Given this estimated birth date, his birth place is still a bit of a mystery. Since his father appears to have moved from southeastern Pennsylvania to Augusta County, Virginia sometime between 1742 and 1748, the only conclusion that can reached about William Berry’s birth place is that it occurred in Pennsylvania or Virginia. What is known with certainty, though, is that William Berry grew up on his parent’s farm in the upper reaches of a tributary of the North Fork of the James River within the Borden Tract in Augusta County Virginia.1074,1076

 

     The next milestone in William’s life was his marriage, but, unfortunately, no records have been found that document this occasion. The birth date of William’s oldest son, Thomas Berry, who was clearly named after William’s father, is the only firm chronological reference point, but even that date is not known with absolute certainty. The young Thomas Berry’s birth is estimated to have taken place about 1775 based on his first appearance in Washington Personal Property Tax records in the “white males above the age of 16” category bracket in 1791 – ten years after his father’s death. The Virginia tithable lists recorded free white males at least sixteen years of age, basically documenting men who were potentially part of the colonial work force. This Thomas Berry does not appear in that category in the eight previous tax years, but nearly every year after that until his apparent age is about 22, at which time he appears in the tithable records on his own. While not definitive in nature, it is logical to assume that young Thomas Berry Jr. probably turned 16 in the year of his first appearance in the county tax records. Based on the typical marriage practices of the day, it can be safely assumed that William Berry had probably gotten married a year or two before that birth, placing his marriage in 1773 or 1774.491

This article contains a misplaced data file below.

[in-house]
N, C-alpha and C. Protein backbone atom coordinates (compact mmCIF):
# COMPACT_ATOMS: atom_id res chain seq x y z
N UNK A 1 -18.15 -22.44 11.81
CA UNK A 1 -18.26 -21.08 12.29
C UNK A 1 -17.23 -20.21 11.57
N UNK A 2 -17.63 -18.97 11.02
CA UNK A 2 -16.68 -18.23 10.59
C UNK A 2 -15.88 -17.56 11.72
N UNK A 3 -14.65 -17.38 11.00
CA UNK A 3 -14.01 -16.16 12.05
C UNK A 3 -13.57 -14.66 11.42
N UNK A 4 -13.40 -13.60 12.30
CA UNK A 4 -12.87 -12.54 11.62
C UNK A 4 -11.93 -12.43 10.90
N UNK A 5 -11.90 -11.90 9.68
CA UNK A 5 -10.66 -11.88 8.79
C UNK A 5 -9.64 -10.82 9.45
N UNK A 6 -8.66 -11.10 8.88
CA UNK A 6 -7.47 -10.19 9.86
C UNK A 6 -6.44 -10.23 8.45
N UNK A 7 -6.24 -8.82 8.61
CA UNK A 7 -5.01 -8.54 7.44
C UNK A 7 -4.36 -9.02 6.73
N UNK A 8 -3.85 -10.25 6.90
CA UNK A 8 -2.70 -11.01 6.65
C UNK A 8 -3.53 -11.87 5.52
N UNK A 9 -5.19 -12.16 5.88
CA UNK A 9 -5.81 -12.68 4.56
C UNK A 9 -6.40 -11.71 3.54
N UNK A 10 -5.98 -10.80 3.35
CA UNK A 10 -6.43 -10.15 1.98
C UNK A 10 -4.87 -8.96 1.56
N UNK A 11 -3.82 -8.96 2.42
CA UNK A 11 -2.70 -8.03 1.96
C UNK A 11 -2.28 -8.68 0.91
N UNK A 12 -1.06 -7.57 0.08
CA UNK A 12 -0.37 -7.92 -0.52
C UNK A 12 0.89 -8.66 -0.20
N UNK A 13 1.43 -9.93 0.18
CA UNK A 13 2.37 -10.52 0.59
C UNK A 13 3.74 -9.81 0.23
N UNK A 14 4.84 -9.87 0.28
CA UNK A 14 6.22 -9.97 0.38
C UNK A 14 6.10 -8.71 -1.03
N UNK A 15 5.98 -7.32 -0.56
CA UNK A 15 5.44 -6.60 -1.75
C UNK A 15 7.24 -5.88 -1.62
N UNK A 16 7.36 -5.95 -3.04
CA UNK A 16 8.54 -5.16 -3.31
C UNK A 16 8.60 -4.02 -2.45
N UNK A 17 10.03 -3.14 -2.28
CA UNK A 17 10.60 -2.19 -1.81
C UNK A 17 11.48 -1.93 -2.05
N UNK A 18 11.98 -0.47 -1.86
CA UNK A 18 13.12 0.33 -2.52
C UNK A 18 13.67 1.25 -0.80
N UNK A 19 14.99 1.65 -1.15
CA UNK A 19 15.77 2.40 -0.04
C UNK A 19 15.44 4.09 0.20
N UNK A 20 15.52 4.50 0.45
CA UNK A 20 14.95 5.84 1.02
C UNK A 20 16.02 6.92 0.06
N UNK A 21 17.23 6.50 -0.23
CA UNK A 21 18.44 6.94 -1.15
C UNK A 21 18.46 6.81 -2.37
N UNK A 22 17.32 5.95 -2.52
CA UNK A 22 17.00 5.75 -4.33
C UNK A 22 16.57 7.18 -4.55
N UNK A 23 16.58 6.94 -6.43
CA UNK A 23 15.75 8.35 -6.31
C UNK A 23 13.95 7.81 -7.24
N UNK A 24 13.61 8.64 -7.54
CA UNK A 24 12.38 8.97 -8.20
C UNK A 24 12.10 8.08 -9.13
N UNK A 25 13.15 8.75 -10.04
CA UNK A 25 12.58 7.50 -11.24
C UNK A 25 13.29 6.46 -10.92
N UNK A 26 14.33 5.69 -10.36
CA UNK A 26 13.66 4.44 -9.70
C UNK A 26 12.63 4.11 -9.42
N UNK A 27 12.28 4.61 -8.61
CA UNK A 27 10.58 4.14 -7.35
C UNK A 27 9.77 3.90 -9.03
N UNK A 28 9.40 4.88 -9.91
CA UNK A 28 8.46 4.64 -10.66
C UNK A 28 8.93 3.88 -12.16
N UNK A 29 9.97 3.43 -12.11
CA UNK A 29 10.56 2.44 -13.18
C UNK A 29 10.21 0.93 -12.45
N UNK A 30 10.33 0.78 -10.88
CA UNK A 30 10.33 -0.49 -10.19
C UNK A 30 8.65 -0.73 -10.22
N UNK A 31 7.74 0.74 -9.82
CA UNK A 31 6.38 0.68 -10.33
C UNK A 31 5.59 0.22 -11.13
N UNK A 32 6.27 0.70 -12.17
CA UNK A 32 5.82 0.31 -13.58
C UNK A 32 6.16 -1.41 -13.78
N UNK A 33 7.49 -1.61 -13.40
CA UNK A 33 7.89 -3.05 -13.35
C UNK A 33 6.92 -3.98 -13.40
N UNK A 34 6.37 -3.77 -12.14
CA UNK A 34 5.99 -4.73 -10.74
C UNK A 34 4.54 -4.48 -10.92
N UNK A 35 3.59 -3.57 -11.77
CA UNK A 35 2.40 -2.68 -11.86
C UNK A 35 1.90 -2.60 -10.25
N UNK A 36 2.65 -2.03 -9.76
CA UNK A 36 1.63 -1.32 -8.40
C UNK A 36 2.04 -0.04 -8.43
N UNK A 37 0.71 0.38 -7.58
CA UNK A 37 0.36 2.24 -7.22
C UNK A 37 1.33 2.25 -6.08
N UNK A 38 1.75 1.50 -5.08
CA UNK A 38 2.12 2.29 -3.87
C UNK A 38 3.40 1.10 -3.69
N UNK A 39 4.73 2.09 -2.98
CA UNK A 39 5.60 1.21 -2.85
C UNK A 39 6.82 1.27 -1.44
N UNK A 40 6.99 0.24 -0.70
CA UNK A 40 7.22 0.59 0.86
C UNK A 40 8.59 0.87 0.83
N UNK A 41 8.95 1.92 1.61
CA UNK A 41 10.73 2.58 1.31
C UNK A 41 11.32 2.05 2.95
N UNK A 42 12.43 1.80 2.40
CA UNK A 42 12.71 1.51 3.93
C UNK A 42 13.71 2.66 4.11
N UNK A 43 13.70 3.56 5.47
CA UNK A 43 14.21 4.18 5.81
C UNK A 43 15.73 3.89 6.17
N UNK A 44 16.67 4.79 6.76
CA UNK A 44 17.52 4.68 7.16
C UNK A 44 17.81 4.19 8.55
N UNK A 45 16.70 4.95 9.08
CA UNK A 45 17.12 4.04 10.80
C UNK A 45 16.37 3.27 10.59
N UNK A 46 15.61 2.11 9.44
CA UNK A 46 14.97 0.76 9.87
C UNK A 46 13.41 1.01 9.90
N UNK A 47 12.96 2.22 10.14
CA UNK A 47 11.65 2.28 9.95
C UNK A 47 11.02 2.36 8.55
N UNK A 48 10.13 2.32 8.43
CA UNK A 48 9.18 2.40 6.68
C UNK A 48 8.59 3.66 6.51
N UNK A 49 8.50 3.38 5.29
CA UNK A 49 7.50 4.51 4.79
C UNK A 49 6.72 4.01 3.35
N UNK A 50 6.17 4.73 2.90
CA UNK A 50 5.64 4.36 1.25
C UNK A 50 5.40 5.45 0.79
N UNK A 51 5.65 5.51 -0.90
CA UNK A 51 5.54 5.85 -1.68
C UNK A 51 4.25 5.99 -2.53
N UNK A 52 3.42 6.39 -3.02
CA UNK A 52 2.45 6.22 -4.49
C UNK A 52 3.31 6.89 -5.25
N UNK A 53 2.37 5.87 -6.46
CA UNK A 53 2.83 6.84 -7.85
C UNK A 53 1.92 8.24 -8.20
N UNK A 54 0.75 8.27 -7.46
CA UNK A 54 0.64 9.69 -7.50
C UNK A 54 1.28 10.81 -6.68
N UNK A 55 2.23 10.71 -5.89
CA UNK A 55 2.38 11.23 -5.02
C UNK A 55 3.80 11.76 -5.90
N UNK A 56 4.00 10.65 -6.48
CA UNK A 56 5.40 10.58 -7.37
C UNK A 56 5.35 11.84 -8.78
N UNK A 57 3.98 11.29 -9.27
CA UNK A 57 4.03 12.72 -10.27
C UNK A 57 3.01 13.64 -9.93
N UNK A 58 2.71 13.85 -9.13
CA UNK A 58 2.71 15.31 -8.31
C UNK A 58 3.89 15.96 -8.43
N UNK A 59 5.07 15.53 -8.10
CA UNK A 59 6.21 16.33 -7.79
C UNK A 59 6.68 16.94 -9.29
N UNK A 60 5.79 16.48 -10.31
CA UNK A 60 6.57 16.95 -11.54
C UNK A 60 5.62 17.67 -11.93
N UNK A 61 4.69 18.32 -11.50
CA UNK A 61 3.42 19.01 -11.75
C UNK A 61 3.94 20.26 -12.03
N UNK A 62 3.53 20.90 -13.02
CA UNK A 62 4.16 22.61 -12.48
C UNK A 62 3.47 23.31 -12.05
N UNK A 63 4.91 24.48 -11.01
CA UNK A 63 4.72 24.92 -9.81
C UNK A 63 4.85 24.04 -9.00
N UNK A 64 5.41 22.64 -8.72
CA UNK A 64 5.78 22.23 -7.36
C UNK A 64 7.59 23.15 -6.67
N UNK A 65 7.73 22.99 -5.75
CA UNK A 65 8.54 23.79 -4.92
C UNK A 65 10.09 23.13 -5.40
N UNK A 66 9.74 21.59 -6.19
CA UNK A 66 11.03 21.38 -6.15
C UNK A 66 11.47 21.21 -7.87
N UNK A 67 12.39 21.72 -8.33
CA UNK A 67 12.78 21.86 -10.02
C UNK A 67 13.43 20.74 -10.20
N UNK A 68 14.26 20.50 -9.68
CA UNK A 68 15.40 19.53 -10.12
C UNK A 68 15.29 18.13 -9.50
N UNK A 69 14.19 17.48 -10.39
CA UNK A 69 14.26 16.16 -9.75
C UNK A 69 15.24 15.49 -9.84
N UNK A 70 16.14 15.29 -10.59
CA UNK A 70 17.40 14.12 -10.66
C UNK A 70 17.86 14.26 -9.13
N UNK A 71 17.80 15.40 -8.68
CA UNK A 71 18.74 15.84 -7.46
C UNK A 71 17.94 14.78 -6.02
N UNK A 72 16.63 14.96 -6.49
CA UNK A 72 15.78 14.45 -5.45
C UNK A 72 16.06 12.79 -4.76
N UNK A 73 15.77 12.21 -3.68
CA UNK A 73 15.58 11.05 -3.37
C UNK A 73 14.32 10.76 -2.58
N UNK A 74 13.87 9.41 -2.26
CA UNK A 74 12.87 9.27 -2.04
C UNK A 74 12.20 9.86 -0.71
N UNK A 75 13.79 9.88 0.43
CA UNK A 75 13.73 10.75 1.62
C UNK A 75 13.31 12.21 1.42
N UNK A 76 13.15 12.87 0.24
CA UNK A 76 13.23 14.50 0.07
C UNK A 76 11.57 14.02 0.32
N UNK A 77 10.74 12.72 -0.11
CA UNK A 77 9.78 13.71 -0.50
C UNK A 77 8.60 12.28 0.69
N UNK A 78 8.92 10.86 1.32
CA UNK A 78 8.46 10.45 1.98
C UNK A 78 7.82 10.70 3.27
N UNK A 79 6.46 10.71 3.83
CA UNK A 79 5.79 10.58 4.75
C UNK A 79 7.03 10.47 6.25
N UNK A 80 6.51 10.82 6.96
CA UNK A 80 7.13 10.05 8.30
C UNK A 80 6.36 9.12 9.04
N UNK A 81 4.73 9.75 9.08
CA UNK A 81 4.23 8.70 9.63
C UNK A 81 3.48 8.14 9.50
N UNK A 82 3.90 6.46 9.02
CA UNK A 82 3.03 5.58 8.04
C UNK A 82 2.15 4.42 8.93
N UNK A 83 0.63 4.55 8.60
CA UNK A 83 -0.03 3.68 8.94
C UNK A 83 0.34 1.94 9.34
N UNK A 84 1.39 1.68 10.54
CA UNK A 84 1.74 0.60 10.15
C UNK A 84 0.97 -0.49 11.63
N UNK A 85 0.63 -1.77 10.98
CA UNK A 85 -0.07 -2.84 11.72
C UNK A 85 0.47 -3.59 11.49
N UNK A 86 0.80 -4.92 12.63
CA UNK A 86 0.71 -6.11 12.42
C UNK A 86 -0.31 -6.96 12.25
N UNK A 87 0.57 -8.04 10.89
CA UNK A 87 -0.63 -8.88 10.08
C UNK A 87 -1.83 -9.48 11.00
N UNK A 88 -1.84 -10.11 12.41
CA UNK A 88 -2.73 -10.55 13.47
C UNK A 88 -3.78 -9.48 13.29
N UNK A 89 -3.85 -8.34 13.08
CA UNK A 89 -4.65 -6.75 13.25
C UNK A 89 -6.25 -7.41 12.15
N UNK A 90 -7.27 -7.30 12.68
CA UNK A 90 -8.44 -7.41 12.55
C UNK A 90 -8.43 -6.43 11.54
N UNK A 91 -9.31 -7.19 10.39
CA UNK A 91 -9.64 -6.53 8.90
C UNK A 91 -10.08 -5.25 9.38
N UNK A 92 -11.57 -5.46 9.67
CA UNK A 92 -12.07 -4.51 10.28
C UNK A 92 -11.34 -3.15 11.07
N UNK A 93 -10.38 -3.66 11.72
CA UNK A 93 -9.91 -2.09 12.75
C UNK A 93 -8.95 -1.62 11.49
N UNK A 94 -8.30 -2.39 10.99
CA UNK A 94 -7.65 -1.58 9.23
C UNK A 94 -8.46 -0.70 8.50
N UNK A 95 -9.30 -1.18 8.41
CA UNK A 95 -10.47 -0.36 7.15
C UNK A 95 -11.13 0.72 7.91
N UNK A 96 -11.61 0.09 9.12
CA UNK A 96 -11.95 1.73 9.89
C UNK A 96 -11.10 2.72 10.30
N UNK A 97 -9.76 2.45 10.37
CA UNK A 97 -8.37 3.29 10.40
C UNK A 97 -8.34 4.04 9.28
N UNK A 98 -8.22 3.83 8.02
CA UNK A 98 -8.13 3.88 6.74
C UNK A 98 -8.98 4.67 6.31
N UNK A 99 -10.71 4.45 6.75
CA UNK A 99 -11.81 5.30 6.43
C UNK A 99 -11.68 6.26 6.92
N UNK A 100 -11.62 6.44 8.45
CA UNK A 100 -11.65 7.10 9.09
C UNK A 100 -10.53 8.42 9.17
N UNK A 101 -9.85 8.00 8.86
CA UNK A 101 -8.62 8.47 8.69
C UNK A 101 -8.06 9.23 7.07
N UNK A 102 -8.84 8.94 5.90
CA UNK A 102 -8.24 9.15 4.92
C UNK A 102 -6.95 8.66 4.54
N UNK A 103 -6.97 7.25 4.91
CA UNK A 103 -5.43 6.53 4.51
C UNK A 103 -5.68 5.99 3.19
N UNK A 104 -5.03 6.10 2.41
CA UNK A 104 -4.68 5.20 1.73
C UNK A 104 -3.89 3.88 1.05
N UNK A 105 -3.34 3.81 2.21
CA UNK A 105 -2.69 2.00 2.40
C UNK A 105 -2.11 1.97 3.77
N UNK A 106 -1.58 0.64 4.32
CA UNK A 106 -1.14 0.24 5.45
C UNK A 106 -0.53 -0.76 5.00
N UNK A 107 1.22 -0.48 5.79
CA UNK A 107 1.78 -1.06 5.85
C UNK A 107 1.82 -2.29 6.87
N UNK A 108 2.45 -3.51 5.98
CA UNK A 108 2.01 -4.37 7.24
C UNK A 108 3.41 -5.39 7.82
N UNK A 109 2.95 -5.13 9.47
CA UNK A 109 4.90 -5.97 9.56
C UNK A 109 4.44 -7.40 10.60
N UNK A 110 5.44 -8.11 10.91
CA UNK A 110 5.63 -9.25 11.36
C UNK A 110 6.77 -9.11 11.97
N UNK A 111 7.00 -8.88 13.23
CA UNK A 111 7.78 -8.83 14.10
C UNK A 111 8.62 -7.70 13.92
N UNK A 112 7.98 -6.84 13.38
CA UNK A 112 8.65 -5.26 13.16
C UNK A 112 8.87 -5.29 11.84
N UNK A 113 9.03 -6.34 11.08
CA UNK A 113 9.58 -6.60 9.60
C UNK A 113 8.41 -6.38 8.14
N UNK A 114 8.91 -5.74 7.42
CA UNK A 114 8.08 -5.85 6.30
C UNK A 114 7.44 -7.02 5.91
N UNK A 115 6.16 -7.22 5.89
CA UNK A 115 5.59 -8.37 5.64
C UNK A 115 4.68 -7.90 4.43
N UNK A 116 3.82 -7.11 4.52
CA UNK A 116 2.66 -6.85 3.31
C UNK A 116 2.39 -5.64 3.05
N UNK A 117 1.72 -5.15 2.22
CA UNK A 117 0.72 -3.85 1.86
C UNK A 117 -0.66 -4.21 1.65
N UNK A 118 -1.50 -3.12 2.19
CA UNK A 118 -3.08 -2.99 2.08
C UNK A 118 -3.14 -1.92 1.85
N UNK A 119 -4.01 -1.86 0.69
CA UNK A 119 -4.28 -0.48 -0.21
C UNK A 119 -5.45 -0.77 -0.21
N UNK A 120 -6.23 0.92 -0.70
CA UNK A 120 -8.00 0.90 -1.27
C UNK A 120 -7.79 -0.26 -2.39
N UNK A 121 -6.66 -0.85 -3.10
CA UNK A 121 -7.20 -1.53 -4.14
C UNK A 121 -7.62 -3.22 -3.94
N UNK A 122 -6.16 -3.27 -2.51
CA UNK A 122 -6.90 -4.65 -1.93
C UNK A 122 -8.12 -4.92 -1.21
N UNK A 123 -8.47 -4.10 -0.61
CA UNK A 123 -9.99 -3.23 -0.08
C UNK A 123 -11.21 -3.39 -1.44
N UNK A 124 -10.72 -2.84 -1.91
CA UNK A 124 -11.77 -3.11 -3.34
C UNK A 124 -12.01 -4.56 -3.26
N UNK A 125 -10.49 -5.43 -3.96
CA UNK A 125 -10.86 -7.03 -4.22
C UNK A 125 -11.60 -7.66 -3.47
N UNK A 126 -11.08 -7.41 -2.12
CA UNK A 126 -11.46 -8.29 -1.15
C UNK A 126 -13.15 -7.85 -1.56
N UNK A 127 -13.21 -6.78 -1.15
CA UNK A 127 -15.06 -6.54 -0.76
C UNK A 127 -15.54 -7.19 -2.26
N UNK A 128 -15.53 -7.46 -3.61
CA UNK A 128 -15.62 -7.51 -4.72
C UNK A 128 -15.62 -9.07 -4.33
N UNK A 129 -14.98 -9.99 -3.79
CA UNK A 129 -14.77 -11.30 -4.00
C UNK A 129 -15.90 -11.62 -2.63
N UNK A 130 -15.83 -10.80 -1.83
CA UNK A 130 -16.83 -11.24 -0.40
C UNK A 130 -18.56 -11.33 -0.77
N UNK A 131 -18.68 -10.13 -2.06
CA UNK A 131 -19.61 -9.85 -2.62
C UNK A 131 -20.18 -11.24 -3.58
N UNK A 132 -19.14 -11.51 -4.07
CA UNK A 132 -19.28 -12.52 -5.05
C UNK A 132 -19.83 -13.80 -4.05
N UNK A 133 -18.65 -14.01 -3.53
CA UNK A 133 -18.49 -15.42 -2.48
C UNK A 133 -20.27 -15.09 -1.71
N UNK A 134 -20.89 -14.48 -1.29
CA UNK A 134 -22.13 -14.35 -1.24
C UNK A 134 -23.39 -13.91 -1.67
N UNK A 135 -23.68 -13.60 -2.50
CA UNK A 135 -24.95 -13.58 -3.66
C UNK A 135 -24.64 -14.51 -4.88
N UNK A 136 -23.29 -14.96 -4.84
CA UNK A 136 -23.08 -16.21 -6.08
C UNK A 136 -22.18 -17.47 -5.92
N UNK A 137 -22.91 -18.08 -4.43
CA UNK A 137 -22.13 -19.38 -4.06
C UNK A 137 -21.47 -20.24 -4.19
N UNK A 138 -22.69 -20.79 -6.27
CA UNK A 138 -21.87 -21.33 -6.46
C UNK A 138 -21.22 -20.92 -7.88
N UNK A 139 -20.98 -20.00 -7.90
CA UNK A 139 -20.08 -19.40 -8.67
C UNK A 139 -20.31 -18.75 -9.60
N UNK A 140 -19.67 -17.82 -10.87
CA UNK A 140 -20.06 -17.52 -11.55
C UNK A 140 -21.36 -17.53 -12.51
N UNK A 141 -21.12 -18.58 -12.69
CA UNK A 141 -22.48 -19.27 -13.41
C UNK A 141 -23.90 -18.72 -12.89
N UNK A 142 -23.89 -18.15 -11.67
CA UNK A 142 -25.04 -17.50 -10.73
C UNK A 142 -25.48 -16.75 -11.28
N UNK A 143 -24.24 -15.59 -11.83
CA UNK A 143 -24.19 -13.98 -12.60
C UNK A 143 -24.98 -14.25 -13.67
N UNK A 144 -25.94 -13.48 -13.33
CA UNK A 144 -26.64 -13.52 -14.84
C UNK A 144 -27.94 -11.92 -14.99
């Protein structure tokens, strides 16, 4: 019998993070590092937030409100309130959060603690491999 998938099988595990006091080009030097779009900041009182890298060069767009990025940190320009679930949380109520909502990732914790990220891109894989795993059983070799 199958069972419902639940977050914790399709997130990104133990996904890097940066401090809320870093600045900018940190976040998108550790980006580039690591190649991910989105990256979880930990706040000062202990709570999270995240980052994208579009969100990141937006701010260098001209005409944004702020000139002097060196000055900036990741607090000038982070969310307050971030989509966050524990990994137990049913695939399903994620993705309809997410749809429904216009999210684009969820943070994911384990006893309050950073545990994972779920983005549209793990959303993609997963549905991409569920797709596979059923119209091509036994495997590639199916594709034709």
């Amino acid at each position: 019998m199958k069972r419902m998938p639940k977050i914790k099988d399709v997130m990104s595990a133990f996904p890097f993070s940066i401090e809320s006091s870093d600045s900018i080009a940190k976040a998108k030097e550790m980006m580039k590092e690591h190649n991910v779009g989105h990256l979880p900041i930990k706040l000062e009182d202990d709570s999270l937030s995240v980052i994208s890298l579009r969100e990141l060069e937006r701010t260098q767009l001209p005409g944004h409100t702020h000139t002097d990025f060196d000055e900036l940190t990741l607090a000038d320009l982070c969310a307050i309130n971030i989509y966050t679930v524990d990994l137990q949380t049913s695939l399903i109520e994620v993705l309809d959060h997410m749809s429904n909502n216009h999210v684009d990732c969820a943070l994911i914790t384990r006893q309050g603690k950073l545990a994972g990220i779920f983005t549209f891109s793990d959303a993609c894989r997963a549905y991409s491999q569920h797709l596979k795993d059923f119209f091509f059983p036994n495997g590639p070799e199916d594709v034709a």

As the map progression in Figure 65 clearly demonstrates, the southern part of Augusta County was split off to form Botetourt County in 1770. Sometime during that year, Thomas Berry, Sr., William’s father, met the legal requirements for settlement on his new property located along Wolf Creek, a tributary of the South Fork of the Holston River (Figure 22), in the part of Botetourt County that lay within the confines of modern day southwestern Virginia. Based on William Berry’s estimated birth date of 1743/1744, William would have been about 25 or 26 years old at the time, so it does not seem unlikely that he would have made the move to southwestern Virginia independently from his parents. The first definitive trace of William Berry can be found in the 1772 Botetourt County tithables, where he appears on Robert Doak’s list in Captain Campbell’s militia company. Robert Doak had two tithable lists that year, one that covered the areas of responsibility for Captain David Looney and Captain Anthony Bledsoe’s militia companies, and the other for Captain Campbell’s militia company. An examination of these tithable lists and the associated militia companies is necessary at this point in order to understand where William Berry was living at that time.

 

Military & Civil Organization and the Botetourt County Tithable Lists

 

     During the early 1770s, taxes and tax data for the English settlers living within Botetourt County, Virginia were collected and recorded, and, although not all of the records have survived to the twenty first century, a number of them have. These particular taxes, called tithables, were levied upon qualifying individuals (primarily, free white males at least 16 years of age) who lived within a defined geographic area, here referred to as a tithable (or tax) district. General descriptions of the areal extents of these tithable districts and the men charged with the responsibility of maintaining the lists of people living within the confines of these areas are also available from colonial records. A prominent person within each district was assigned the responsibility by the county legislative body to identify all potential tax payers, and, presumably, to collect the taxes. Rather than affecting only land and property owners, as a property tax does, the tithables functioned as a tax imposed upon individuals who actually lived within a specified area, whether they owned the land on which they lived or not. Basically, this was a “head tax” – a tax on whatever qualifying individual was living in a specific area, so absentee landowners were not included on tithable lists.